9. STATUS CONTROL HOST INTERFACE ANALOG CONTACT 8 BITCIRCUITARY PARALLEL HOST OUTPUT LESS SERIAL INTERFACE DRIVER UART UART SPI FIFO BUFFER
10. The analog circuitry handles the modulation and demodulation of analog signals RF level detector detects the presence of an external RF field at 13.56Mhz UART handles the protocol requirements for the communication schemes FIFO BUFFER allow a fast and convenient data transfer from the host to the UART and vice versa MICROCONTROLLER allows autonomous management of communication both on RF interface and with the host HOST INTERFACES are implemented to full fill different customer requirements
11. Possible supported data transfer rate are 106 Kbps,212Kpbs,424kbps BAUD RATE Active Passive 106Kbps Modified miller 100%,ASK Manchester,10%,ASK 212 Kbps Manchester,10%,ASK Manchester,10%,ASK 424KBps Manchester,10%,ASK Manchester,10%,ASK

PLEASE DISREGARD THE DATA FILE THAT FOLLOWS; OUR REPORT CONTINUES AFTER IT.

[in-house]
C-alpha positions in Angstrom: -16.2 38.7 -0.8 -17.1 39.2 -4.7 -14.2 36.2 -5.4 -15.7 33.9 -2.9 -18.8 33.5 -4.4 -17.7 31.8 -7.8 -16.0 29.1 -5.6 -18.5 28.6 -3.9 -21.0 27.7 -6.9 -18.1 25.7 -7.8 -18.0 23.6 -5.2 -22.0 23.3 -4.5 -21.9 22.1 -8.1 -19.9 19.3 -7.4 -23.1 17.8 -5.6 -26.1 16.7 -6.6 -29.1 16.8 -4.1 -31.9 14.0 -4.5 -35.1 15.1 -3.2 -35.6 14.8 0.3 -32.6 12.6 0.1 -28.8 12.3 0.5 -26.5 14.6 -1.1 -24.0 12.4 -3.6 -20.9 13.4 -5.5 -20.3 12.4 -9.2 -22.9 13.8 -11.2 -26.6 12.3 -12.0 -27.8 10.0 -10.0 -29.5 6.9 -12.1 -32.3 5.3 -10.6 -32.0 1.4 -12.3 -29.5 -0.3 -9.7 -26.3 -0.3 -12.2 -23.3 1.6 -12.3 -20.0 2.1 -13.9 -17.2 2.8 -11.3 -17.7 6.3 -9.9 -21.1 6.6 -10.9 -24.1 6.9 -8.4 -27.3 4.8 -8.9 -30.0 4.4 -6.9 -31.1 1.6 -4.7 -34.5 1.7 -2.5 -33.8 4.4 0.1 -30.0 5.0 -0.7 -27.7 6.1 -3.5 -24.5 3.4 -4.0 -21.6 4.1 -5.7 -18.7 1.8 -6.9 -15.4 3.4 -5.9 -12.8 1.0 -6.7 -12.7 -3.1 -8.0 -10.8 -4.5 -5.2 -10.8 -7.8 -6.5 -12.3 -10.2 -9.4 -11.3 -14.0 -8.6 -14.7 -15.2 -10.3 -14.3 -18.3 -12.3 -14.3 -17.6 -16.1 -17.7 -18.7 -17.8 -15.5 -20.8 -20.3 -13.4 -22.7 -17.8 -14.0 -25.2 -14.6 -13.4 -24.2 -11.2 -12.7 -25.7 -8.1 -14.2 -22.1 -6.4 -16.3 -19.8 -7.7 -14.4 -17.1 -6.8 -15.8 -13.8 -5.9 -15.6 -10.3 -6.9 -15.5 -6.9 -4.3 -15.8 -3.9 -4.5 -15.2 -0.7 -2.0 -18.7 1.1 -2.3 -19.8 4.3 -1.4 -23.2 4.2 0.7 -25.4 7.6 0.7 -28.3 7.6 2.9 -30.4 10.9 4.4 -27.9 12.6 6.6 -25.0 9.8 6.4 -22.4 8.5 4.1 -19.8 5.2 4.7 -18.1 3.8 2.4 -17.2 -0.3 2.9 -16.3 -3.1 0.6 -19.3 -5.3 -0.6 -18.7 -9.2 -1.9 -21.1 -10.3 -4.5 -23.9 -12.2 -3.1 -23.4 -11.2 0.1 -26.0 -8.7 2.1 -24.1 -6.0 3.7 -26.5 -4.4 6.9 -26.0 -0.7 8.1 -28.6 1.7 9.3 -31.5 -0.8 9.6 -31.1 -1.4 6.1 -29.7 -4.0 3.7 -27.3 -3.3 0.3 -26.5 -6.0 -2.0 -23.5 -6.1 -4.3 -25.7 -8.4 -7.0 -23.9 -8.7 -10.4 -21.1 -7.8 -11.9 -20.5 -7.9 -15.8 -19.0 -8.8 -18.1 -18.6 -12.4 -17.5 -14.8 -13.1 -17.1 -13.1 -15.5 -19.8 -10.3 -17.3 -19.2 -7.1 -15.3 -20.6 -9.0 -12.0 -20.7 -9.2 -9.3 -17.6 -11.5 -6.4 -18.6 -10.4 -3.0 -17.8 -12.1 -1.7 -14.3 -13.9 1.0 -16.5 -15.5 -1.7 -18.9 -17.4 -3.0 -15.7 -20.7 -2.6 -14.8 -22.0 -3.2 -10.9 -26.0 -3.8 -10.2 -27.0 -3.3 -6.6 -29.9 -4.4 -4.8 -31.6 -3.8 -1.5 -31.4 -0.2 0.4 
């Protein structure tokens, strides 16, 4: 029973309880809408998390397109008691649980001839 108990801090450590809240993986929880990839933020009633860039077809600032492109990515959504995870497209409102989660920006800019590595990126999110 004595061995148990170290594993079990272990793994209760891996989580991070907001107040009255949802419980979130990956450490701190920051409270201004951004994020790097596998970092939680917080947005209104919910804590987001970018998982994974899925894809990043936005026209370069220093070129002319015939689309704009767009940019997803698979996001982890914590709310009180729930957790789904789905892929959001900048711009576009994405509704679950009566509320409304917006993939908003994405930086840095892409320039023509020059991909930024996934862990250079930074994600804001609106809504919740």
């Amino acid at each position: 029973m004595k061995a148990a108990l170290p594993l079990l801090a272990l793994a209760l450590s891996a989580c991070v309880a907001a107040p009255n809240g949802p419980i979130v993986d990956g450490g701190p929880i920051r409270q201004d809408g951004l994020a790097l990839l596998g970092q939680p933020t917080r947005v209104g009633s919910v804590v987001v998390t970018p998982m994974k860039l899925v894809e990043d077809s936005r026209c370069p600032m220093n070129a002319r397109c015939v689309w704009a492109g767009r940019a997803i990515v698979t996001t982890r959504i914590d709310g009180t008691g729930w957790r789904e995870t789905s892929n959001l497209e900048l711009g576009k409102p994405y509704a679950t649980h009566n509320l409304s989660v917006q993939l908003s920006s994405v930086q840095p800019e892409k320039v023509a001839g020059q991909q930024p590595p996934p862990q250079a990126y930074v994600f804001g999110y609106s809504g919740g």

12. NFC employs two different coding to transfer data. If an active device transfers data at 106 Kbit/s, a modified miller coding with 100% modulation is used. In all other cases Manchester coding is used with a modulation Manchester code ratio of 10%. NFC devices are able to receive and transmit data at the same time. Thus, they can check for potential collisions if the received signal frequency does not match with the transmitted signals frequency Modified miller code
13. Well, NFC comes to fill a slightly different gap than Bluetooth, so no its not aiming to replace Bluetooth (though it might I would say). Its aim is actually rather than different, and that is to complement Bluetooth and fix everything thats bad about it – i.e. the long discovery / pairing process. contrast to Bluetooth
14. The maximum data transfer rate of NFC (424 Kbit/s) is slower than that of Bluetooth V2.1 (2.1 Mbit/s). NFC requires low power similarly Bluetooth However, when NFC works with an unpowered device (e.g. on a phone that may be turned off, a contactless smart credit card, a smart poster, etc.), the NFC power consumption is greater than that of Bluetooth V4.0 Low Energy.